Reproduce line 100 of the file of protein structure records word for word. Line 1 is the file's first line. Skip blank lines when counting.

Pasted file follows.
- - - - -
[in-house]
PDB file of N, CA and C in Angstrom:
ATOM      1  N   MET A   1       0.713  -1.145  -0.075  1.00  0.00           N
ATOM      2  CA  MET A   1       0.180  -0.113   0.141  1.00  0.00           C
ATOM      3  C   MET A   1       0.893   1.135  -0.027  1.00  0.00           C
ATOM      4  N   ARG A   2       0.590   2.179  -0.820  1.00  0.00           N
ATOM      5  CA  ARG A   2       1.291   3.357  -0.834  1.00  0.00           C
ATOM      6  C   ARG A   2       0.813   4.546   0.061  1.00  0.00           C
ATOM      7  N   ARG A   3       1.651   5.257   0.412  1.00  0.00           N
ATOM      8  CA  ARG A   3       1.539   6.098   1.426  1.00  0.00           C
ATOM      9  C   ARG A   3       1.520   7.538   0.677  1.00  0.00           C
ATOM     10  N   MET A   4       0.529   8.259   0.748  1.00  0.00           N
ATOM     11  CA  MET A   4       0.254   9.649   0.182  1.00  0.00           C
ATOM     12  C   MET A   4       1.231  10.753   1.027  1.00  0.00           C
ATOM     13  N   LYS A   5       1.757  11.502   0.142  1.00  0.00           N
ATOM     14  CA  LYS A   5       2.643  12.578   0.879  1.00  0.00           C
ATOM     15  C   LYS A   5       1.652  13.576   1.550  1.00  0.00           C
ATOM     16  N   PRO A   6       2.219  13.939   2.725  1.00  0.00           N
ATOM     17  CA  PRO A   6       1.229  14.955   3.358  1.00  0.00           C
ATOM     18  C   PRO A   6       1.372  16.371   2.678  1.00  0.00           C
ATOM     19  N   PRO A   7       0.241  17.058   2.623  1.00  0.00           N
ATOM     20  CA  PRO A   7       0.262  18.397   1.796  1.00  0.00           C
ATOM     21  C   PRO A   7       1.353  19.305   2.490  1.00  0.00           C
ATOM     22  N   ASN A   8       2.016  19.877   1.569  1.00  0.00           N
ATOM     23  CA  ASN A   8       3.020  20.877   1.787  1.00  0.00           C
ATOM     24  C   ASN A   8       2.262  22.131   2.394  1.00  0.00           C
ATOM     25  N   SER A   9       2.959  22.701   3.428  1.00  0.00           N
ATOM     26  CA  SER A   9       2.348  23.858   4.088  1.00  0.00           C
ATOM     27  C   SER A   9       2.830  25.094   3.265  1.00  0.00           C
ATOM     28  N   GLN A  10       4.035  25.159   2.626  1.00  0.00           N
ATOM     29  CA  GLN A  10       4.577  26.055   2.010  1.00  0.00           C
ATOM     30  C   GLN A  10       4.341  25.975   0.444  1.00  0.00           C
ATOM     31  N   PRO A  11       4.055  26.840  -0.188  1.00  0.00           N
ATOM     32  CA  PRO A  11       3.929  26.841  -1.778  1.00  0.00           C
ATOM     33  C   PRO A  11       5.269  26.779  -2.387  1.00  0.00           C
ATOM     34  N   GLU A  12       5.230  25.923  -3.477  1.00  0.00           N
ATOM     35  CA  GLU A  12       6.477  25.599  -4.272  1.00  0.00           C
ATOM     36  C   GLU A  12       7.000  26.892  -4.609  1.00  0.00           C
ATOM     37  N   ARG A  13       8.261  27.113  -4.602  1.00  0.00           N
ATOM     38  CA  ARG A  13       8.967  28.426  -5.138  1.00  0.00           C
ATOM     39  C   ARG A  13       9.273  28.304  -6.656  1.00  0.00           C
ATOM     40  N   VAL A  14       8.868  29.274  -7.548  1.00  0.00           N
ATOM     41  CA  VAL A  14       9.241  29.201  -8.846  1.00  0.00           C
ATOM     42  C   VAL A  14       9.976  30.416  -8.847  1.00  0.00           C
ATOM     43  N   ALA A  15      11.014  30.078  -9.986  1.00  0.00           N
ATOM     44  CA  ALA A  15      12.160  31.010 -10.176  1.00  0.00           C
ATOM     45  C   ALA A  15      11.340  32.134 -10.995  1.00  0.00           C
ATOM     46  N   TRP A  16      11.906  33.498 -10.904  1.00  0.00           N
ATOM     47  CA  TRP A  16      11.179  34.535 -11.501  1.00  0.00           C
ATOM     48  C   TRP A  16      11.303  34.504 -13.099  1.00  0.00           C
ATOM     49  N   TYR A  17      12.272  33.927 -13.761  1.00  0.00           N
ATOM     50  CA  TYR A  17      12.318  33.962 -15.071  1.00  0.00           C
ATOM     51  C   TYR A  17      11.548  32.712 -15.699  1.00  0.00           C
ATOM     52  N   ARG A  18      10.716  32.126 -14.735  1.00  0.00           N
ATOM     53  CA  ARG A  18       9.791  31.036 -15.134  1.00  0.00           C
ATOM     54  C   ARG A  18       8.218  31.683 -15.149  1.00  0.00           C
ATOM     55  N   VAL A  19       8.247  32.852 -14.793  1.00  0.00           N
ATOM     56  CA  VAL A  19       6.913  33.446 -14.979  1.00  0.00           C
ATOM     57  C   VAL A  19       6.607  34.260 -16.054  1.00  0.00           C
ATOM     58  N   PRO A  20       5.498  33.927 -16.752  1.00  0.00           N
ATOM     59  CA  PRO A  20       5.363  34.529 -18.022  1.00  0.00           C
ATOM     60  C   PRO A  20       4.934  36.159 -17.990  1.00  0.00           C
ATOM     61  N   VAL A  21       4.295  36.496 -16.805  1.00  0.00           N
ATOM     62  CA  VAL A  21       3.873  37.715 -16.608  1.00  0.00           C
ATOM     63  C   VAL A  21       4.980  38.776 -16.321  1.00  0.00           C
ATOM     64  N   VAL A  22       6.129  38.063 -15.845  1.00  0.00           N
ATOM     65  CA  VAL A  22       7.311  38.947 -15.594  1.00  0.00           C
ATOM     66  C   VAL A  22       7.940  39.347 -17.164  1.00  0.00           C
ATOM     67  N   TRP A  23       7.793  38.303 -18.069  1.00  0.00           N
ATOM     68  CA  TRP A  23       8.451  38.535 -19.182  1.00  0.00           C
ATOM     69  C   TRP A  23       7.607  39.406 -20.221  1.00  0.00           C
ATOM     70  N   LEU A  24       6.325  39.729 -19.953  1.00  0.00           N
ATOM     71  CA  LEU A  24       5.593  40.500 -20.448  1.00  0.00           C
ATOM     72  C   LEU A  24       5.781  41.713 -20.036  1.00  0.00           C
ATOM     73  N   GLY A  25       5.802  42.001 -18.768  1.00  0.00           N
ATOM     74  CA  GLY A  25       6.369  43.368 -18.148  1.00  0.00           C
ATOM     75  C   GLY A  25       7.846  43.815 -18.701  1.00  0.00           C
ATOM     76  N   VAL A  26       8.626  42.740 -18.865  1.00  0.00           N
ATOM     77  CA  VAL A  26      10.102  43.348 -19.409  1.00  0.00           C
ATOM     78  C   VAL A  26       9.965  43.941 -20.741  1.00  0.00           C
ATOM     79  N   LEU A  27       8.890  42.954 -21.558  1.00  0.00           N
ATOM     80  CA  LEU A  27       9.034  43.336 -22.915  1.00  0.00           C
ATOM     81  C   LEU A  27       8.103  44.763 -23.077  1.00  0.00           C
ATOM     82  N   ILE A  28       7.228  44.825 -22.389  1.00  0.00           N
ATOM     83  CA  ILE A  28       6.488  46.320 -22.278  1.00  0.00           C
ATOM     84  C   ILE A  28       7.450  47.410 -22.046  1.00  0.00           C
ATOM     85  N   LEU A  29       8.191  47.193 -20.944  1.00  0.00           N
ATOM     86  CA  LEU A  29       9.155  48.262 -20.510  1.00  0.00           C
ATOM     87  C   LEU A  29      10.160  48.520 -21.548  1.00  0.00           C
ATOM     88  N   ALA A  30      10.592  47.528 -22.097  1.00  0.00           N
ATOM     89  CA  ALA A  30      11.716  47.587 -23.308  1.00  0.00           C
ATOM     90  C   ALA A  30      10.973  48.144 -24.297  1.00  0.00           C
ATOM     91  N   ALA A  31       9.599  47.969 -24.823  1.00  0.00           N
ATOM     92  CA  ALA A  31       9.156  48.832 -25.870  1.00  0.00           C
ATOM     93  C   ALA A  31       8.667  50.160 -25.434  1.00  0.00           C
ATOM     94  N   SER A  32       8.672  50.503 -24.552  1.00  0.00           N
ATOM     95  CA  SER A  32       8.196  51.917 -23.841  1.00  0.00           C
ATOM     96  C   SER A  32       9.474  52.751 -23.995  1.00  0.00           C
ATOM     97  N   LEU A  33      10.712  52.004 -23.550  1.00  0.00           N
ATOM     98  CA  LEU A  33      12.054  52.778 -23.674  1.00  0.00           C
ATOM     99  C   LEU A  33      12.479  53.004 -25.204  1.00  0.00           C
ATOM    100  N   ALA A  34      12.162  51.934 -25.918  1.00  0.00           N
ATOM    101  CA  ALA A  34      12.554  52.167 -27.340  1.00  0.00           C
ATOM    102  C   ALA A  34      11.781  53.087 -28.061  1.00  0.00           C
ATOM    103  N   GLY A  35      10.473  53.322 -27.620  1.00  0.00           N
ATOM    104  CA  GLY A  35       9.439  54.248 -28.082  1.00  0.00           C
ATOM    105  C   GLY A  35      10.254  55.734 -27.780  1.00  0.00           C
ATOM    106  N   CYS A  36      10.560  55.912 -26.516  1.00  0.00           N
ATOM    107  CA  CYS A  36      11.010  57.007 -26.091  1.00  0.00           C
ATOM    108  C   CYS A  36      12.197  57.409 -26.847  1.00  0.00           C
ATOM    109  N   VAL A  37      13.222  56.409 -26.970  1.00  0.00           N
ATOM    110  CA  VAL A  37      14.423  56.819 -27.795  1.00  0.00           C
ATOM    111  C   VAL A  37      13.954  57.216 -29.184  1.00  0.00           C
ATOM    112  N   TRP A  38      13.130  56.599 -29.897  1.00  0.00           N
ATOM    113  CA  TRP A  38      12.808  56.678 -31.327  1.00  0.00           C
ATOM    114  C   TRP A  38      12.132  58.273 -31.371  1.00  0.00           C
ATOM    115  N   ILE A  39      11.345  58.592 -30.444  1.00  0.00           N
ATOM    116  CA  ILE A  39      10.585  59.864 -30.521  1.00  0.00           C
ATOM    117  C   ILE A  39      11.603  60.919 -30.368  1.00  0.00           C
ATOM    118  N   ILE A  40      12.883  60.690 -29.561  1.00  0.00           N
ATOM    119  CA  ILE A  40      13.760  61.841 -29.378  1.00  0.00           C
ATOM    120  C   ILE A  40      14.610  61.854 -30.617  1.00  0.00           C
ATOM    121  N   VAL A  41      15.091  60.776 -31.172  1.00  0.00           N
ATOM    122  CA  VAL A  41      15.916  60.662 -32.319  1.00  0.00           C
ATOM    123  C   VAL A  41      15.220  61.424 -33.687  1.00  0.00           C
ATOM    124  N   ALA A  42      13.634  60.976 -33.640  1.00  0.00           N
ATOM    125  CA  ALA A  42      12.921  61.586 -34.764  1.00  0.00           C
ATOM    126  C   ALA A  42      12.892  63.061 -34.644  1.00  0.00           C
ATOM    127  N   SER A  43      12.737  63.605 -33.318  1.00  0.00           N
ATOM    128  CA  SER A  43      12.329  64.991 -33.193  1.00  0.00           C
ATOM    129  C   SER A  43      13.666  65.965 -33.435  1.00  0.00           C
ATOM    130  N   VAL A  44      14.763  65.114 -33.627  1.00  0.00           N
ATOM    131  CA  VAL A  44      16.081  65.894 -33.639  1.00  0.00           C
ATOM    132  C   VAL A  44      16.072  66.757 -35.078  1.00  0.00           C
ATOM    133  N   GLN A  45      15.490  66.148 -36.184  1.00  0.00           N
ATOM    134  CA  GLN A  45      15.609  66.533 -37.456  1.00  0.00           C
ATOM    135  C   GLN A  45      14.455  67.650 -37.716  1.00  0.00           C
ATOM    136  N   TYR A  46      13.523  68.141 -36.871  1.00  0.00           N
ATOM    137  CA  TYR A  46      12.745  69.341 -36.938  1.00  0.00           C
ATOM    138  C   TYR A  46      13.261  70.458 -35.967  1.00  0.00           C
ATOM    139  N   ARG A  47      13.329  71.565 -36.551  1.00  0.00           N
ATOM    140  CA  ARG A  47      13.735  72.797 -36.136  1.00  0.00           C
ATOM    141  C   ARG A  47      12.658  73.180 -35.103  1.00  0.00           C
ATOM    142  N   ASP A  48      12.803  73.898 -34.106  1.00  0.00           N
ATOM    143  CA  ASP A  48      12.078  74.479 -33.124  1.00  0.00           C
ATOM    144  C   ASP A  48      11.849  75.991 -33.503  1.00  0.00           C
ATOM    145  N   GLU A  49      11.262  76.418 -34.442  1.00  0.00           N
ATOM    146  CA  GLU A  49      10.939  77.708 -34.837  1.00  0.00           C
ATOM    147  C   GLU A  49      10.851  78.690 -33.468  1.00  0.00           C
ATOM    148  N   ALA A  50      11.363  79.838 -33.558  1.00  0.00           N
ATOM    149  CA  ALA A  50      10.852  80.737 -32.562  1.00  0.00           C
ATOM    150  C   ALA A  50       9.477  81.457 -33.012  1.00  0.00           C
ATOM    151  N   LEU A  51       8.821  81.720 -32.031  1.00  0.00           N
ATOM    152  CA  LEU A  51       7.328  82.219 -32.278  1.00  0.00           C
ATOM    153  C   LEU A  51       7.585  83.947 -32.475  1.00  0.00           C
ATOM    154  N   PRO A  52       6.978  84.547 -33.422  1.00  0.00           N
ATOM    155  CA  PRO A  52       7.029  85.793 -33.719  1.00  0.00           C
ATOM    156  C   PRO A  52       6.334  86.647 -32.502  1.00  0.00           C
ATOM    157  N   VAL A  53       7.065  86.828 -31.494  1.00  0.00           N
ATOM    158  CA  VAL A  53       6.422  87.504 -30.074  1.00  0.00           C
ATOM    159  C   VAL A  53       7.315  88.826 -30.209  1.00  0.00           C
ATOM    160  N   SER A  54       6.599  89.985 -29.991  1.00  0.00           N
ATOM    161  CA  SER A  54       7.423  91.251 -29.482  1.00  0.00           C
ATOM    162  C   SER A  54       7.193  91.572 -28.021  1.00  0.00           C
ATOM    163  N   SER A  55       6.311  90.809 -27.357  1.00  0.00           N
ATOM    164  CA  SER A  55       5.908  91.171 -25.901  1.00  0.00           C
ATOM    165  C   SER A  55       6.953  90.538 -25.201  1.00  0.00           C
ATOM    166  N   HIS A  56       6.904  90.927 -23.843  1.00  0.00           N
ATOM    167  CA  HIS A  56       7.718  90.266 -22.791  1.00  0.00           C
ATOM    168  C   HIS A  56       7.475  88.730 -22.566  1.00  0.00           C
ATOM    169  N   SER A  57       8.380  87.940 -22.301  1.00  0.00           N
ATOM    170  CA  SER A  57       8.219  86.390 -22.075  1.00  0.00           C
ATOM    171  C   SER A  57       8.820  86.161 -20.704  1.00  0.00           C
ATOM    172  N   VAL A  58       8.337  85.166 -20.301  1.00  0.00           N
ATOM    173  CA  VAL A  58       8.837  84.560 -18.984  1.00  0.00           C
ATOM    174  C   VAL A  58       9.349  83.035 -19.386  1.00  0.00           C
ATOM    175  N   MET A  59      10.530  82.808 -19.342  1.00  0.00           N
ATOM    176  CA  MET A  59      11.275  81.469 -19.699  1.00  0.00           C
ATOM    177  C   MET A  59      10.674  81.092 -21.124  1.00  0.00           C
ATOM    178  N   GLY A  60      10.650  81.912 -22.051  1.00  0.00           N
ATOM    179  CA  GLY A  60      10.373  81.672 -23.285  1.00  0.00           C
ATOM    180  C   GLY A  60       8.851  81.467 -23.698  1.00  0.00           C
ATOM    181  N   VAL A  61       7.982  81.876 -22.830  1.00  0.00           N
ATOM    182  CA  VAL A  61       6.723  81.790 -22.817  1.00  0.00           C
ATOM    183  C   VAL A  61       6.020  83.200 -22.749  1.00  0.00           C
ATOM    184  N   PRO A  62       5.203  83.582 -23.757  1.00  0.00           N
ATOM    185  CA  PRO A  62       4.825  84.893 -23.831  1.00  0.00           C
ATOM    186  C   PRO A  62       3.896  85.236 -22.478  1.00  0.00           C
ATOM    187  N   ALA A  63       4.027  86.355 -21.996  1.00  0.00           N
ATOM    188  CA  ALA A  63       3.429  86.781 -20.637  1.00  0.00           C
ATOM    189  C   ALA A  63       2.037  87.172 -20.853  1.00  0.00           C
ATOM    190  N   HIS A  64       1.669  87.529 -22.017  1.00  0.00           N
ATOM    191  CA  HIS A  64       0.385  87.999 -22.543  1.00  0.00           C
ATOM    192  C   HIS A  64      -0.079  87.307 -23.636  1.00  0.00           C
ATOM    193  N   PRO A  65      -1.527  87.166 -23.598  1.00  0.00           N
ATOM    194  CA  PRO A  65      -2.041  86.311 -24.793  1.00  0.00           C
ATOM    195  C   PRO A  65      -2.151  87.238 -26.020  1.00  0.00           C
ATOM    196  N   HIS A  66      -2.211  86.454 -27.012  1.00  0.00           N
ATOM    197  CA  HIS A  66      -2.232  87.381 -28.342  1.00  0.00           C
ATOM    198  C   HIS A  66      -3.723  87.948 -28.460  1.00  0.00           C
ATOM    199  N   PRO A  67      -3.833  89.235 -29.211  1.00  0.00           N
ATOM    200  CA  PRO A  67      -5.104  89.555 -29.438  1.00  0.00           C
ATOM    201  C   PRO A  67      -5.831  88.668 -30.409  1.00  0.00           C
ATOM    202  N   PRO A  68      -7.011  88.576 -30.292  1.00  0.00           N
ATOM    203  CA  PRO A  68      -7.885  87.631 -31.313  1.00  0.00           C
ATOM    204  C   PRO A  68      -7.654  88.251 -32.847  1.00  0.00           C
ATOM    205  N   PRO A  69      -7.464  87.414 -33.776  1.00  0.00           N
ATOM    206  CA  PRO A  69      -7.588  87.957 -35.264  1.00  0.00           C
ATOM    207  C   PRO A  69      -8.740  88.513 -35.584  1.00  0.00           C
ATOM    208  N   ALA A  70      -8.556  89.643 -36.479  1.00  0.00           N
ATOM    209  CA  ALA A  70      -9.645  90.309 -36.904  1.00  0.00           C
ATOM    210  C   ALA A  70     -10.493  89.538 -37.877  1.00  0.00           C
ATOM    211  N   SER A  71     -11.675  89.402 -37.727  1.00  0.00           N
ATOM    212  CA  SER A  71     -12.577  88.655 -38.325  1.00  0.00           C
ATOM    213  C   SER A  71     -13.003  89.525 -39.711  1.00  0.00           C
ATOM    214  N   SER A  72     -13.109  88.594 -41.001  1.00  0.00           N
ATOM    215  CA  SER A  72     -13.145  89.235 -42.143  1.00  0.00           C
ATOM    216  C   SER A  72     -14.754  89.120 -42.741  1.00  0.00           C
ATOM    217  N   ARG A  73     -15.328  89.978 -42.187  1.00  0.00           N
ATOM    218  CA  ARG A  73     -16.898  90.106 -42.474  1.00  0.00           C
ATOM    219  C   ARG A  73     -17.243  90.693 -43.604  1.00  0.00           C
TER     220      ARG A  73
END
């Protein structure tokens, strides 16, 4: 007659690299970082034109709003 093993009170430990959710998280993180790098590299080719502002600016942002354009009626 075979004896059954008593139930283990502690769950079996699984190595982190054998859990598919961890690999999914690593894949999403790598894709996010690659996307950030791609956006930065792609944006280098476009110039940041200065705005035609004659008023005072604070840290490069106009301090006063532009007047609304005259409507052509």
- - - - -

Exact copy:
ATOM     98  CA  LEU A  33      12.054  52.778 -23.674  1.00  0.00           C